The system of this invention thus provides a simple yet highly effective means for accurately measuring vibrational components of a piece of rotating machinery such as an engine or the like, wherein the vibrational components of interest are accurately identified.
While the system of this invention has been described and illustrated in detail it is to be clearly understood that this is intended by way of illustration and example only and is not to be taken by way of limitation, the spirit and scope of this invention being limited only by the terms of the following claims:
I claim: 1. In a system for measuring the amplitude of vibrational energy developed in a machine at a frequency having a predetermined harmonic relationship to the rotation frequency of the machine, comprising:
means for generating a pulse signal in accordance with the rotation frequency of the machine,
means for generating an electrical signal in accordance with the vibration of the machine during rotation thereof, said electrical signal including the vibrational energy to be measured, frequency multiplier means for multiplying the pulse signal by a factor in accordance with the harmonic relationship between the component to be mea sured and the machine rotation frequency,
switching signal generator means responsive to the multiplied pulse signal for generating quadrature related signals at the frequency of the signal component to be measured,
separate switching circuit means, each for receiving one of said quadrature related signals as a switching control signal therefor, said switching circuit means both receiving the electrical signal in accordance with machine vibration,
means for integrating the outputs of each of said switching circuit means,
means for squaring the outputs of each of said integrating means,
means for summing the outputs of said squaring means, and
means for indicating the output of said summing means.
2. The system of claim 1 wherein said component to be measured is at the rotation frequency of the machine, the multiplication factor of said multiplying means being 4.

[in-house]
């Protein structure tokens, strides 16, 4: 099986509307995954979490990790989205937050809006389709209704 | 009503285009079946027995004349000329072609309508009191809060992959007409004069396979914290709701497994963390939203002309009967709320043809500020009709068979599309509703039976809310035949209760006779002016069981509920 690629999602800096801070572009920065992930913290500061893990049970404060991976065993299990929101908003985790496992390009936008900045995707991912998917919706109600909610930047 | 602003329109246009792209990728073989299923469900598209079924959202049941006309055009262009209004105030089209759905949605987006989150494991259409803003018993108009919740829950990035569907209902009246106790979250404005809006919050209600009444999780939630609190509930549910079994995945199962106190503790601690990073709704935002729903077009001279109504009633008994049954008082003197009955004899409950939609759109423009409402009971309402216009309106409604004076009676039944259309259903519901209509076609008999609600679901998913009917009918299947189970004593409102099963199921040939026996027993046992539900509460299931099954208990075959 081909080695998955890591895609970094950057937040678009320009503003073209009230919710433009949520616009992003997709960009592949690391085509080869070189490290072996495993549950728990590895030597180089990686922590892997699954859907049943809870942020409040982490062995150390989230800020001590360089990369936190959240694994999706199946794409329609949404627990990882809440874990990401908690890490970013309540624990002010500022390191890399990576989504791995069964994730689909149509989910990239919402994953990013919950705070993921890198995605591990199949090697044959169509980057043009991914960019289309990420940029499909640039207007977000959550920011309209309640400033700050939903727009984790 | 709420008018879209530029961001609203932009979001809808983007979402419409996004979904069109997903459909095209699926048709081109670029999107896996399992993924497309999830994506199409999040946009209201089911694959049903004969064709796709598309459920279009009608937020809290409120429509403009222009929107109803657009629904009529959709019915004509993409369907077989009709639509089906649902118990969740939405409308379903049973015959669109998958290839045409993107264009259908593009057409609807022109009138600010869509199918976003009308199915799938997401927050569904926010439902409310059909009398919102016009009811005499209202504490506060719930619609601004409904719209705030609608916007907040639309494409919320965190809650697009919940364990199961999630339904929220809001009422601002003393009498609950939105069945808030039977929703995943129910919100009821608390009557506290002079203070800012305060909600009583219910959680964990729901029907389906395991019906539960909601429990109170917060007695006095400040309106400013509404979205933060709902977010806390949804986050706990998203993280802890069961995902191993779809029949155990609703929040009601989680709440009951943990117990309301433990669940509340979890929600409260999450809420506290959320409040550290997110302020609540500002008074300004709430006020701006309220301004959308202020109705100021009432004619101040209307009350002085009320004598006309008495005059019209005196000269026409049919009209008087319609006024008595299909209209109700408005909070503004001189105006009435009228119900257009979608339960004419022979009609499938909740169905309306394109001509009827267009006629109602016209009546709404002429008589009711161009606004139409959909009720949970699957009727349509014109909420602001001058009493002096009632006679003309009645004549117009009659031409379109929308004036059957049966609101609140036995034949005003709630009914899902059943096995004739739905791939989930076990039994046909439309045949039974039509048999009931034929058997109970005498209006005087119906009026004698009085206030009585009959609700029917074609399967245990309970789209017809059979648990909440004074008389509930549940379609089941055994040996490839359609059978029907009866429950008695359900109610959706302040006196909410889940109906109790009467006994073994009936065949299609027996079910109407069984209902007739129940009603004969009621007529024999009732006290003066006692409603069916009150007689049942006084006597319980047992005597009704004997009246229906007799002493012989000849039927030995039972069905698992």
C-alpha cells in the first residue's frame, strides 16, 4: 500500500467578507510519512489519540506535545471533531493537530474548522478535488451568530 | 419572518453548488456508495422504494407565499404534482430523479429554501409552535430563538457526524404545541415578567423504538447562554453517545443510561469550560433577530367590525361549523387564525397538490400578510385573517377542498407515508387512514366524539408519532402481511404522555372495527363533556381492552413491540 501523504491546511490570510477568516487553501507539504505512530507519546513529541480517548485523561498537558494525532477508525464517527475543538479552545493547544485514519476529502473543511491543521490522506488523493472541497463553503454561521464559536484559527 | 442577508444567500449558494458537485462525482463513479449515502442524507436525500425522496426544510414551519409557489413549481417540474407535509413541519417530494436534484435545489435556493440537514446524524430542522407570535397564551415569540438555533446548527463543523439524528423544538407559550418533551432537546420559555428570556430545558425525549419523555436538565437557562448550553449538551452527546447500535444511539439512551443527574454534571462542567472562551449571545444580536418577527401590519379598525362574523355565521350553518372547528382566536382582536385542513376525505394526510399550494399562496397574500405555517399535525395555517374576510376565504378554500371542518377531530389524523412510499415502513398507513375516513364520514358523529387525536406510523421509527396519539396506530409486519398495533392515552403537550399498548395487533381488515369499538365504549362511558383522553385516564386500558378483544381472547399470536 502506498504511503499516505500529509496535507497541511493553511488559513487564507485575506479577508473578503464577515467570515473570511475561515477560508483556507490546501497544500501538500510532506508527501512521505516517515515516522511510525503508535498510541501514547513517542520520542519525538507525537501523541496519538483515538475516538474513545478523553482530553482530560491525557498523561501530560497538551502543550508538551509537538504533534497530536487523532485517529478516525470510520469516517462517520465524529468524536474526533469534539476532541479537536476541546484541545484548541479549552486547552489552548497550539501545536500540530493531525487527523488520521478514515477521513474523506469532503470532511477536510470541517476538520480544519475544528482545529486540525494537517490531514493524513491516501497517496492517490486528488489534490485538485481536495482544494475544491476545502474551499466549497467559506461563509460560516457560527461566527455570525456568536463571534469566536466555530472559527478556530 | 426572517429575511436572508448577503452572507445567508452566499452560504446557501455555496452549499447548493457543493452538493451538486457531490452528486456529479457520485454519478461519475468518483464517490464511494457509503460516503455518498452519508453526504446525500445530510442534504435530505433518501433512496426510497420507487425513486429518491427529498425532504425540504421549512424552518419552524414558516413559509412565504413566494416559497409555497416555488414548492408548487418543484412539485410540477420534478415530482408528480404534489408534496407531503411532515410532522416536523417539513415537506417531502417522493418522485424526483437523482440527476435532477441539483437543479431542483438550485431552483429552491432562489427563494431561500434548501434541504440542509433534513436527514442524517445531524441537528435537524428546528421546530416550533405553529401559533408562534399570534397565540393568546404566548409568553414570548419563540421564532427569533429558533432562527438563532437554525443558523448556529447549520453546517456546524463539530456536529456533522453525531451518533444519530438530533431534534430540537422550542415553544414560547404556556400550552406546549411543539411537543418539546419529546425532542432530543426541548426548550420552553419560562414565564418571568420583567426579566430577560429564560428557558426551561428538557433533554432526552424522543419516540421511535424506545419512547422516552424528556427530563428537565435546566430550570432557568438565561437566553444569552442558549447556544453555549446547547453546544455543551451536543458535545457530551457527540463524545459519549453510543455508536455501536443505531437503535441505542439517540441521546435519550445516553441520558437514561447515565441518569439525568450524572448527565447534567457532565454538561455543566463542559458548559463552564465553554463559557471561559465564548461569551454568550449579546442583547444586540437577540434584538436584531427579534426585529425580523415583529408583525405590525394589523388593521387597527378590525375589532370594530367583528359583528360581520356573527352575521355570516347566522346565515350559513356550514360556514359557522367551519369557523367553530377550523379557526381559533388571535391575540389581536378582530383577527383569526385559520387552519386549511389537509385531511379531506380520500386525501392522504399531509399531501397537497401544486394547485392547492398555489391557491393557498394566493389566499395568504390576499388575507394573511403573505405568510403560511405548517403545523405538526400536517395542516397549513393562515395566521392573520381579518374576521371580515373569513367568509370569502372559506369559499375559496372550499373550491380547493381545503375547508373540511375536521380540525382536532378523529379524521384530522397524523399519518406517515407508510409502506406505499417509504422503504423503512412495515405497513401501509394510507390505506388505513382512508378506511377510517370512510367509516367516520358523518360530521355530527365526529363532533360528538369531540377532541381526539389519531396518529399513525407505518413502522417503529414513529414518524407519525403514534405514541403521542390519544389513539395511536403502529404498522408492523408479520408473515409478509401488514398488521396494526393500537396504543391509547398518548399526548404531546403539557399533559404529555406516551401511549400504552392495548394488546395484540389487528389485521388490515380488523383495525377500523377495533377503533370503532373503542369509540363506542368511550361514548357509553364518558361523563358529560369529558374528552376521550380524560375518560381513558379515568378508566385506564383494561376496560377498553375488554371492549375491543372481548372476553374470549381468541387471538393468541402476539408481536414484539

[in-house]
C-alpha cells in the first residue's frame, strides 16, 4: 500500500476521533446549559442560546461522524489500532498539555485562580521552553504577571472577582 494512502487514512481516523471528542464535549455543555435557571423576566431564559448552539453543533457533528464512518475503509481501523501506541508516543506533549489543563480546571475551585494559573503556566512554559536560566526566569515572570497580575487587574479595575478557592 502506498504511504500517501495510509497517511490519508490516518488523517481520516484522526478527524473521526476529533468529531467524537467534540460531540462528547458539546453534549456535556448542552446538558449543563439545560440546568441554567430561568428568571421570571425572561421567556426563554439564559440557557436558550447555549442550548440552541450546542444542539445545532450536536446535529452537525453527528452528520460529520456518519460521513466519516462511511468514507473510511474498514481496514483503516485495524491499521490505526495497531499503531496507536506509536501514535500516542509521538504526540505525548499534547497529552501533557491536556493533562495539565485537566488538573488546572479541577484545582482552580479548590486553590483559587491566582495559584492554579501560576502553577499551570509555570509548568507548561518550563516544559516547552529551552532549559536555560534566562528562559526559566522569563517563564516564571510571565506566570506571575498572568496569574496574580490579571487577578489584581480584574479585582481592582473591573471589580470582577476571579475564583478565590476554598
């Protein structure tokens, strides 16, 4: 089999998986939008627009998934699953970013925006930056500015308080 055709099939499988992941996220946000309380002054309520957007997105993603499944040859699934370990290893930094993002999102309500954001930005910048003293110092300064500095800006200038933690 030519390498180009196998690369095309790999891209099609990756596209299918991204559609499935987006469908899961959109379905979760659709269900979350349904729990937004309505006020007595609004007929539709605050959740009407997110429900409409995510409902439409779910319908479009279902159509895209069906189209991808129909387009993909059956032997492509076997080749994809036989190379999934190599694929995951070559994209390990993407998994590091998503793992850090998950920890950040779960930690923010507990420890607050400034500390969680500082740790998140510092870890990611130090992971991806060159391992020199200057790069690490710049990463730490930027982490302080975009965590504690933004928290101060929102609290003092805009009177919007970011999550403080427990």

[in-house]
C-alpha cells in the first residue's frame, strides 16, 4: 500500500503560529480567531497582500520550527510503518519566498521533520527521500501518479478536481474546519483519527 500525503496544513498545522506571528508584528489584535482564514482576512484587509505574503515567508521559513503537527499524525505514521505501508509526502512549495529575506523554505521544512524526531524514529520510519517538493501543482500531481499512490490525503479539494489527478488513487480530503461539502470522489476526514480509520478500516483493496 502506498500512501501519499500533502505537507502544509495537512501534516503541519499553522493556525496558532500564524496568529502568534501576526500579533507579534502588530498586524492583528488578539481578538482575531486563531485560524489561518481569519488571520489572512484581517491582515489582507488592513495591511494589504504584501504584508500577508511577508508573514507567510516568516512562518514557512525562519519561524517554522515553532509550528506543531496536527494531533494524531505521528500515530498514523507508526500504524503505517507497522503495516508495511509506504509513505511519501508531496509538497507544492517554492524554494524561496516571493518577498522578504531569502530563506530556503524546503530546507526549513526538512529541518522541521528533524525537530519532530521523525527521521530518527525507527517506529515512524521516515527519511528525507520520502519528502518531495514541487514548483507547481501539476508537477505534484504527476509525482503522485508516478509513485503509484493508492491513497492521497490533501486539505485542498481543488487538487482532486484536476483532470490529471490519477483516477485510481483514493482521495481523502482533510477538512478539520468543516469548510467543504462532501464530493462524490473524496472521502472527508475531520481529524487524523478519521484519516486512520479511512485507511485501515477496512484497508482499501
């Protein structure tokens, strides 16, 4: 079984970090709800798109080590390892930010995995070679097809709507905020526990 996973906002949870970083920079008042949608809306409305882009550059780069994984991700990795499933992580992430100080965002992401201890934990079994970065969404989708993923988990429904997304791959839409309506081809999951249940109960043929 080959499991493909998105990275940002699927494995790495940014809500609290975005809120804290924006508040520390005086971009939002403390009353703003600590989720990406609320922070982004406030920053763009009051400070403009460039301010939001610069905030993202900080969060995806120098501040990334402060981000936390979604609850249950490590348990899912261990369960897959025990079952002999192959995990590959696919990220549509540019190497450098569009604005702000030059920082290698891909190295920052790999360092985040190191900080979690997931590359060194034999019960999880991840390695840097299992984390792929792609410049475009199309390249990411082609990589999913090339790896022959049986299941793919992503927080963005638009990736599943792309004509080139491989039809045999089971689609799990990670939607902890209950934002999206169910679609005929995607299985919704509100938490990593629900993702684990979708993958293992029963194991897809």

3. The system of claim 1 and further including integration timer means for controlling the time intervals during which the signals are integrated by said integrator means.
4. The system of claim 1 and further including a low pass filter for passing only components in the vibration signal which are no greater in frequency than that of the second harmonic of the rotation frequency of the machine.
5. A system for measuring the magnitude of a vibration component of the vibrational energy generated by a rotating machine, said component having a frequency harmonically related to the rotation frequency of said machine, comprising:
means for generating a pulse signal in accordance with the rotating frequency of the machine,
means responsive to said pulse signal for generating a pair of quadrature related signals at the frequency of machine rotation,
means for generating an electrical signal representing the vibrational energy developed by said machine during its rotation,
separate switch means, each responsive to a separate one of said quadrature related signals for switching the electrical signal representing the vibrational eny,
means for integrating the outputs of each of said switching means,
means for squaring the output of each of said integrator means,
means for summing the outputs of said squaring means, and
indicator means for receiving the output of said summing means and providing an indication of the magnitude thereof, whereby vibrational energy other than at the frequency of said vibration component is effectively zeroed out in said integrator means.
6. The system of claim 5 and further including integration timer means for controlling the time duration of said integration.
7. The system of claim 5 wherein said means for generating a pulse signal comprises means for generating a pulse output at the rotation frequency, and frequency multiplier means for multiplying the pulse output by a factor in accordance with the harmonic relationship between the component to be measured and the machine rotation frequency.
8. The system of claim 7 wherein said frequency component to be measured is at the frequency of the rotation of said machine, the multiplication factor of said frequency multiplier means being 4.
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|DE2610551A1 *||Mar 12, 1976||Sep 23, 1976||British Steel Corp||Elektronisches ueberwachungsgeraet|
|EP0085570A2 *||Feb 1, 1983||Aug 10, 1983||Becton, Dickinson and Company||Vibration monitoring system for aircraft engines|
|EP0085570A3 *||Feb 1, 1983||Jun 6, 1984||Becton, Dickinson and Company||Vibration monitoring system for aircraft engines|
|U.S. Classification||73/659, 73/660|
|International Classification||G01M99/00, G01H17/00, G01H1/00, G01M7/02|
|Jun 23, 1986||AS||Assignment|
Owner name: NORTHROP CORPORATION, A DEL. CORP.
Free format text: ASSIGNMENT OF ASSIGNORS INTEREST.;ASSIGNOR:NORTHROP CORPORATION, A CA. CORP.;REEL/FRAME:004634/0284
Effective date: 19860516